Erin Corwin's body was found seven weeks after her husband, a Marine stationed at the base in Twentynine Palms, reported her missing. Christopher Brandon Lee, who lived near the Corwins on the base, was charged Tuesday with first-degree murder in her death. (The (Palm Springs, Calif.) Desert Sun)
California law is very clear about the murder of an unborn child, San Bernardino County District Attorney Michael Ramos told The Desert Sun on Wednesday.
In addition to a murder charge for the death of the mother, a murder charge can be filed for an unborn child of just four to six weeks development.
Whether Erin Corwin, whose body was found 140 feet down a mine shaft Saturday in the Rose of Peru Mining District east of Joshua Tree National Park, was pregnant and how pregnant is an ongoing "part of the investigation," Ramos said. The additional charge "is a possibility."
Corwin's body was found seven weeks after her husband, a Marine stationed at the base in nearby Twentynine Palms, reported her missing.
An autopsy determined the 19-year-old was the victim of homicide, but further results — such as if she was pregnant — are still pending, according to the San Bernardino County Sheriff's Department.
Christopher Brandon Lee, who lived near the Corwins on the base, was charged Tuesday with first-degree murder in her death. Investigators say he and Corwin were having an affair and she could have been carrying his child.
In court documents released Tuesday, investigators said Lee admitted searching the Internet for the best way to dispose of a body and a witness said Lee asked him about the same subject.
Corwin announced on her Facebook page in January that she was pregnant, but her sister-in-law DeeAnna Heavilin said it ended in a miscarriage the next month. However, Corwin was pregnant again according to friends and family.
"We don't know exactly how far along she is with this pregnancy. She only found out about the pregnancy two weeks before she went missing and a doctor hasn't confirmed a due date yet," Heavilin told The Desert Sun in July.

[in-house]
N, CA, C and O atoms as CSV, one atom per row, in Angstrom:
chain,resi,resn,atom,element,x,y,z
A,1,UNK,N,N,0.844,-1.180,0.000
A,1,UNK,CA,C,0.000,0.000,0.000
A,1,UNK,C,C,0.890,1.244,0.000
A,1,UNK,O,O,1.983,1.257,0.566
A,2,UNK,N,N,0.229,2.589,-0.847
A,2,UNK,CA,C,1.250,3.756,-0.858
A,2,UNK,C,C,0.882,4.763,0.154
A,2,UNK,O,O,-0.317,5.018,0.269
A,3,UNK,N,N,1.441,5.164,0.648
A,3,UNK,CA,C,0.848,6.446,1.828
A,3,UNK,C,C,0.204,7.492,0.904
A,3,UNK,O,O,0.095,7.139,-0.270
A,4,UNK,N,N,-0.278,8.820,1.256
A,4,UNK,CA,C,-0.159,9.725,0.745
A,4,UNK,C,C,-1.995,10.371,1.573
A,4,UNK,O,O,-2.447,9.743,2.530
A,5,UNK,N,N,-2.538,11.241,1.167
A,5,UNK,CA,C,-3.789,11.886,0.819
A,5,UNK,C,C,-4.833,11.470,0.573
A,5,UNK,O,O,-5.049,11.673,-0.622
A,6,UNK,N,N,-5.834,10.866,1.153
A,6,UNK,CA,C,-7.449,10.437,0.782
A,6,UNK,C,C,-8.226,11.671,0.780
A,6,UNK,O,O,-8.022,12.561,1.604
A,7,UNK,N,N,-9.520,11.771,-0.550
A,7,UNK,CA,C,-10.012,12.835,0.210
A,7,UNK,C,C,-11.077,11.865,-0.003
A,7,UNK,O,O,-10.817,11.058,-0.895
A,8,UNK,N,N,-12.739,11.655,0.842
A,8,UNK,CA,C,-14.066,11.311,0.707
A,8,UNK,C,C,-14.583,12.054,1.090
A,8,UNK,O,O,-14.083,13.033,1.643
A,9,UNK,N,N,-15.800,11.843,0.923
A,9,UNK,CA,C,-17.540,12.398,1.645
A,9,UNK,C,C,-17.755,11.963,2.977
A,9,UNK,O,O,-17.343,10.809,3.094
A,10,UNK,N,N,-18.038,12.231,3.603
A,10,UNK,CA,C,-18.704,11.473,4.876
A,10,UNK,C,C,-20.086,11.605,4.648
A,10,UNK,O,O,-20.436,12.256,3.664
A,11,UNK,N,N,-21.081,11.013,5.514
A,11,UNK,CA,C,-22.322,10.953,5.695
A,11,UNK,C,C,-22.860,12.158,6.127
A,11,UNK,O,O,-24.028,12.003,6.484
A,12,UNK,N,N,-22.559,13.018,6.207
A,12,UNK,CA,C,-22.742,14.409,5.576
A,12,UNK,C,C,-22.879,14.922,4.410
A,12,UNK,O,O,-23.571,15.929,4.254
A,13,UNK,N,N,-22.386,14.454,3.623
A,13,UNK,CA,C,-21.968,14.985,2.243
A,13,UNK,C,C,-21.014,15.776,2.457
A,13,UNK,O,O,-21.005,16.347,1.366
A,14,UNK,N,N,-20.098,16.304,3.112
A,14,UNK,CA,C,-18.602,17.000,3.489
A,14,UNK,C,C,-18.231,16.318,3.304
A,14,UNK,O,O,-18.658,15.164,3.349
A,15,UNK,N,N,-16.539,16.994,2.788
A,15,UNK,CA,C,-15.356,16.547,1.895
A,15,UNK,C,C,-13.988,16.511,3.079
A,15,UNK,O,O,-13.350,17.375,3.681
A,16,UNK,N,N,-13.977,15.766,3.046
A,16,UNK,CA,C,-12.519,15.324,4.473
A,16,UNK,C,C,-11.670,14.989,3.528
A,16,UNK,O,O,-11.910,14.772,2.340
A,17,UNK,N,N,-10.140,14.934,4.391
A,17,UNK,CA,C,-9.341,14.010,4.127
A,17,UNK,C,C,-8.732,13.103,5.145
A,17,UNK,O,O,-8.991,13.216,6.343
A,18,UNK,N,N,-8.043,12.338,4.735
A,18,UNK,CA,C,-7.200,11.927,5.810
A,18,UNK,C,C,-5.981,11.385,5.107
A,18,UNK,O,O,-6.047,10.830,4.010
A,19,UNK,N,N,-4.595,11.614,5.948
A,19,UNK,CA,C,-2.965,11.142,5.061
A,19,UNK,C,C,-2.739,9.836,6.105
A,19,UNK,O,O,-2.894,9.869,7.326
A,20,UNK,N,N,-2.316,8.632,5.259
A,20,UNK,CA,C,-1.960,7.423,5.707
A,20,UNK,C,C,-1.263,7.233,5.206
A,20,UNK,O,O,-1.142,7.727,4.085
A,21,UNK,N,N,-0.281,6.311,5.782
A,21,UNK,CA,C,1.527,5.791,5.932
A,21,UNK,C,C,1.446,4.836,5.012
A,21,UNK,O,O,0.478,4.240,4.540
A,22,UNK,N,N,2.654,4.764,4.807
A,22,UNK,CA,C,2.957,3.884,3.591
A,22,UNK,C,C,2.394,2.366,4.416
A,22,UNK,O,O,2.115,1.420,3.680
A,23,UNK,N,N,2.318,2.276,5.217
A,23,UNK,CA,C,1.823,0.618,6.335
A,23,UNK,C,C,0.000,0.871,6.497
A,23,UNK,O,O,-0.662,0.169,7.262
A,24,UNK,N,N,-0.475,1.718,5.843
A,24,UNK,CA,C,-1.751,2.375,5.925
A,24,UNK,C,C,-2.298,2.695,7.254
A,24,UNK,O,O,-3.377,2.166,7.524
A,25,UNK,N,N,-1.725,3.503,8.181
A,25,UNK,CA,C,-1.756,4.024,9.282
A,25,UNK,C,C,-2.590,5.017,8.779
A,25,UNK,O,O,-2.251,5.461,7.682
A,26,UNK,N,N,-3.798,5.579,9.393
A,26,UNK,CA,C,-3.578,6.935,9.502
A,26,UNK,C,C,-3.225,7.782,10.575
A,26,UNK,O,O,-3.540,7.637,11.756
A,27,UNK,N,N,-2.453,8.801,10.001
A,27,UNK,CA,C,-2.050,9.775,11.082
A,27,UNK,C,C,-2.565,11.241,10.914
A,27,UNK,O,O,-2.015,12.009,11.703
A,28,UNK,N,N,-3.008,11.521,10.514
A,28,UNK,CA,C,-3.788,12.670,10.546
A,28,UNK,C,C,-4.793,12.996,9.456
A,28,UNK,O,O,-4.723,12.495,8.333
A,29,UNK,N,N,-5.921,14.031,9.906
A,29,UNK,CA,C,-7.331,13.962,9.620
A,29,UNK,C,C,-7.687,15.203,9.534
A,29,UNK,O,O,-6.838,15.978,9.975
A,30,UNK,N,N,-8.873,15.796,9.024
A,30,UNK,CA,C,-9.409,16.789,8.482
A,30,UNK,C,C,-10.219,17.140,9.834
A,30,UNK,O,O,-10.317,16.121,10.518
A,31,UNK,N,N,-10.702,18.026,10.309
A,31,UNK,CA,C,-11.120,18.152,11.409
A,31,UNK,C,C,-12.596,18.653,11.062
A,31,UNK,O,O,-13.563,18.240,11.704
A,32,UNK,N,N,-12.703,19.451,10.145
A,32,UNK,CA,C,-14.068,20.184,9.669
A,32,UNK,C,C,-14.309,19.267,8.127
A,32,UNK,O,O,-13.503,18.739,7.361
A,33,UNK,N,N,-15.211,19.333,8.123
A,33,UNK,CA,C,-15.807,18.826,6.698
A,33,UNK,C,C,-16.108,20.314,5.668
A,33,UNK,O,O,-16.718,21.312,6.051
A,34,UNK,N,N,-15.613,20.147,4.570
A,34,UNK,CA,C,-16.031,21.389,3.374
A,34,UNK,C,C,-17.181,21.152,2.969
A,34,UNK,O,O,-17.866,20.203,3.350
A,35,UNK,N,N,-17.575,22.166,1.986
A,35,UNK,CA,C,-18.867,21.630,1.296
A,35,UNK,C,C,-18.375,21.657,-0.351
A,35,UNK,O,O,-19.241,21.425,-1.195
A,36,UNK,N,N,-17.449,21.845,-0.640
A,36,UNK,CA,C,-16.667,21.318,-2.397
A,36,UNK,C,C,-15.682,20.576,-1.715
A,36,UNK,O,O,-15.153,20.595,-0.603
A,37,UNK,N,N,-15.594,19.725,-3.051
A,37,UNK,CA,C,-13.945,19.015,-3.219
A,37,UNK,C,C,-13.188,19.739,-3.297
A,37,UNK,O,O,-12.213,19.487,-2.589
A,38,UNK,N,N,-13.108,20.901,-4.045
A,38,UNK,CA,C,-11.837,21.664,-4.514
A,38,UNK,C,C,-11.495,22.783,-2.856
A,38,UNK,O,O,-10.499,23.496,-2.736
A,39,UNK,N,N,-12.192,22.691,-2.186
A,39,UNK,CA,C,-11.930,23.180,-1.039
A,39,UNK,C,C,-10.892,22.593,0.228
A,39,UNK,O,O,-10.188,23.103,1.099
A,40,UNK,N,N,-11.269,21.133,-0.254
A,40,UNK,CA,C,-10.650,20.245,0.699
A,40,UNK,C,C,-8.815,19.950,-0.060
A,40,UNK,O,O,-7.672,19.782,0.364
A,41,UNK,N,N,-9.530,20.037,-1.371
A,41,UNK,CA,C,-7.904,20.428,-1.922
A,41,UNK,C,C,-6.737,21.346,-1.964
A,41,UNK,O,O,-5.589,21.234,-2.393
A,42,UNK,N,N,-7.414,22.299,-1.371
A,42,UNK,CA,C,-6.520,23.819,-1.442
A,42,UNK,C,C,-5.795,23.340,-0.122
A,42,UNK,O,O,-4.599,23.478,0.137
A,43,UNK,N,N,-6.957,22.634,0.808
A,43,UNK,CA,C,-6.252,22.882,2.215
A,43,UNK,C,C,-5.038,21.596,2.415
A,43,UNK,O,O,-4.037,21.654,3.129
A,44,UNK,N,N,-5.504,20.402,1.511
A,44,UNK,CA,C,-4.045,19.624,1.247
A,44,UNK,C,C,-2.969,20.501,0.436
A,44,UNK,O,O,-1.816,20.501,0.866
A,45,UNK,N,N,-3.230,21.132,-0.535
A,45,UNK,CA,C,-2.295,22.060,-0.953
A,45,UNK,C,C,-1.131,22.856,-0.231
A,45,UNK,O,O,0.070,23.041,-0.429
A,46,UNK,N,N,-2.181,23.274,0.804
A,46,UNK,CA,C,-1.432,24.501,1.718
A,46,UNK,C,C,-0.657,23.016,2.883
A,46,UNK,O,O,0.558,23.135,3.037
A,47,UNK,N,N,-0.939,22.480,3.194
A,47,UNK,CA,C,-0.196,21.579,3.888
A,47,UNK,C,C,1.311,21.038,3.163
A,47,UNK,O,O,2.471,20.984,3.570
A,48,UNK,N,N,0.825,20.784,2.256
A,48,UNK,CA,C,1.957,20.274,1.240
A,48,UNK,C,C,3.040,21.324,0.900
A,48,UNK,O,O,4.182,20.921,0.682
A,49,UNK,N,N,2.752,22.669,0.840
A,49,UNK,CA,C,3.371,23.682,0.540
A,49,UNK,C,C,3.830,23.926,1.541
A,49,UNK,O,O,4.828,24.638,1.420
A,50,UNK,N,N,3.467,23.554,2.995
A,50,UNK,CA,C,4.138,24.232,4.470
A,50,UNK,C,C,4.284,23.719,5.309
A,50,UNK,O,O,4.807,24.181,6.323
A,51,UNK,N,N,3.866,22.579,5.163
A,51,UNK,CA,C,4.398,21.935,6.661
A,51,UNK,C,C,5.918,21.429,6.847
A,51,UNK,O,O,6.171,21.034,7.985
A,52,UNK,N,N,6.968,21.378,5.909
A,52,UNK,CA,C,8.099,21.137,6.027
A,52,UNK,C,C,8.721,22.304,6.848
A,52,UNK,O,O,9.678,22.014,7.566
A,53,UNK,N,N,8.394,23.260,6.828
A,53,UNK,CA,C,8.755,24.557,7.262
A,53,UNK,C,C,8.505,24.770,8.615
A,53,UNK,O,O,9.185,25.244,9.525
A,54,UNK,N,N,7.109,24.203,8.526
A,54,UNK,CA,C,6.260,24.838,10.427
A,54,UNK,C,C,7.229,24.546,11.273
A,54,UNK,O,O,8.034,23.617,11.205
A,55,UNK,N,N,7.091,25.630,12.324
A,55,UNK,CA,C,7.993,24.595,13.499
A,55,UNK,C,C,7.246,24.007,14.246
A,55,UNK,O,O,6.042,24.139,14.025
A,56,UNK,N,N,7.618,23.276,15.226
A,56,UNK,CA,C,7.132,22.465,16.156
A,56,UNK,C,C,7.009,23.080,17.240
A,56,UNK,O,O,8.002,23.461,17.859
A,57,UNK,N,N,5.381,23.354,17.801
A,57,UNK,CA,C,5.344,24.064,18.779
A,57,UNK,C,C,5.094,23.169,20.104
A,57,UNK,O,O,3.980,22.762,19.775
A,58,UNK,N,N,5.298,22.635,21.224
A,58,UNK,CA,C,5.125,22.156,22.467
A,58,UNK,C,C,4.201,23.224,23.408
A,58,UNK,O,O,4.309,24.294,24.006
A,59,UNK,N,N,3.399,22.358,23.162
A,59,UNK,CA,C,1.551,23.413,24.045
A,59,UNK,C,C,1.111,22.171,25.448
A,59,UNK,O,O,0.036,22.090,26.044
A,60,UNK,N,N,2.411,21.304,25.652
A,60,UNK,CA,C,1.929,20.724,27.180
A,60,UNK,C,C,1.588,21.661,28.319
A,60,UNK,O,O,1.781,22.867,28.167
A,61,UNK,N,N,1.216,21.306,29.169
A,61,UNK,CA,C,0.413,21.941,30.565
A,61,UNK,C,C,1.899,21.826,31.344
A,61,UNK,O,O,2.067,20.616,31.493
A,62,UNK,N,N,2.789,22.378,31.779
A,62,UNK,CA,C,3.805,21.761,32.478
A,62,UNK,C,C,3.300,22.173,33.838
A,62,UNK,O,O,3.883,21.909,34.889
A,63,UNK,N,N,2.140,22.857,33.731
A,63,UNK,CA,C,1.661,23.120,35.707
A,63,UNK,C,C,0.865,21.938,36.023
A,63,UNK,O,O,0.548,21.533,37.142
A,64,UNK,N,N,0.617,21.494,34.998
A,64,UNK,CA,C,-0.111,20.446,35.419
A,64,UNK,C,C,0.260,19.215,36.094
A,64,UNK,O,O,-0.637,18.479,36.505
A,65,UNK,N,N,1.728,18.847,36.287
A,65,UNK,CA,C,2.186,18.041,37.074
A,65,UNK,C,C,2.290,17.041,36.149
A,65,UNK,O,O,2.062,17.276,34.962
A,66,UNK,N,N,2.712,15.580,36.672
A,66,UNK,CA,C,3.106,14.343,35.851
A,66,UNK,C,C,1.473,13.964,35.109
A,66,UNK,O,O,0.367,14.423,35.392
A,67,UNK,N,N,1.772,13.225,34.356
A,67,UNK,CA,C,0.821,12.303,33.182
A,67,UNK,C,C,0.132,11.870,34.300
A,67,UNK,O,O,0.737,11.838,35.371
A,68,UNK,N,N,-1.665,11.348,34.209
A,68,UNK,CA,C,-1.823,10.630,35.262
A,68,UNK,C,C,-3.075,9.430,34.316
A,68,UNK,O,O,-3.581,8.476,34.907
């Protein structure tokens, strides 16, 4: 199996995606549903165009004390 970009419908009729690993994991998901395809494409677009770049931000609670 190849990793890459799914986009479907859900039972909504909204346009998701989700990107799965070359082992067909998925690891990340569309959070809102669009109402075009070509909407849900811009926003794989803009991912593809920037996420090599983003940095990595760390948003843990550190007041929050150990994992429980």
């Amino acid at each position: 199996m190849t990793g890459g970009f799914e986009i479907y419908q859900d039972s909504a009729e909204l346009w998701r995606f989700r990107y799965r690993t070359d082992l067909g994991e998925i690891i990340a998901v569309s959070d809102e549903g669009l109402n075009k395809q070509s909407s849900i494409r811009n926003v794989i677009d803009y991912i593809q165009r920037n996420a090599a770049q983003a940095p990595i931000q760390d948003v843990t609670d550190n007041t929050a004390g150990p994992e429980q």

The district attorney said that when he was a trial lawyer, he tried the case of Rodney Patrick McNeal, a San Bernardino probation officer who killed his pregnant wife.
"He was convicted of two counts of murder," Ramos said.
Scott Peterson currently sits on death row for murdering his wife, Laci Peterson, and their unborn son in Modesto in 2002.
A special circumstance allegation of "lying in wait" also was filed Tuesday against Lee.
"He concealed his purpose. The facts indicate they were going on a little trip in the desert," Ramos said about Lee. "He waited and watched for an opportunity to do this. And he did. He created that opportunity. It was a surprise attack on the person. He had a position of advantage on this person.
"We feel the facts will indicate that of course she was surprised at the time of the killing."
Lee told investigators on the morning Corwin disappeared that he was collecting tires. A tire was found at the mine shaft scene along with .22-caliber cartridge casings.
"Tires are a relevant way to dispose of a body," the district attorney said.
Lee, 24, made his first appearance in court in connection with the case Tuesday in Alaska. He is being held on $2 million bail and authorities await word on if he will waive or fight extradition to San Bernardino County.
His wife, Nichole Lee, was videotaped in the court audience by a local news station. She is considered a "person of interest" in the case, according to the sheriff's department. The district attorney said it is standard procedure to investigate if other people were involved in these types of cases.
Lee was arrested in a traffic stop at 10 p.m. Sunday in Alaska — 30 minutes after Corwin's body was identified by dental records.
With the help of the FBI and Alaska State Patrol, the sheriff's department "did an excellent job to keep an eye on him to make sure we knew where he was," Ramos said.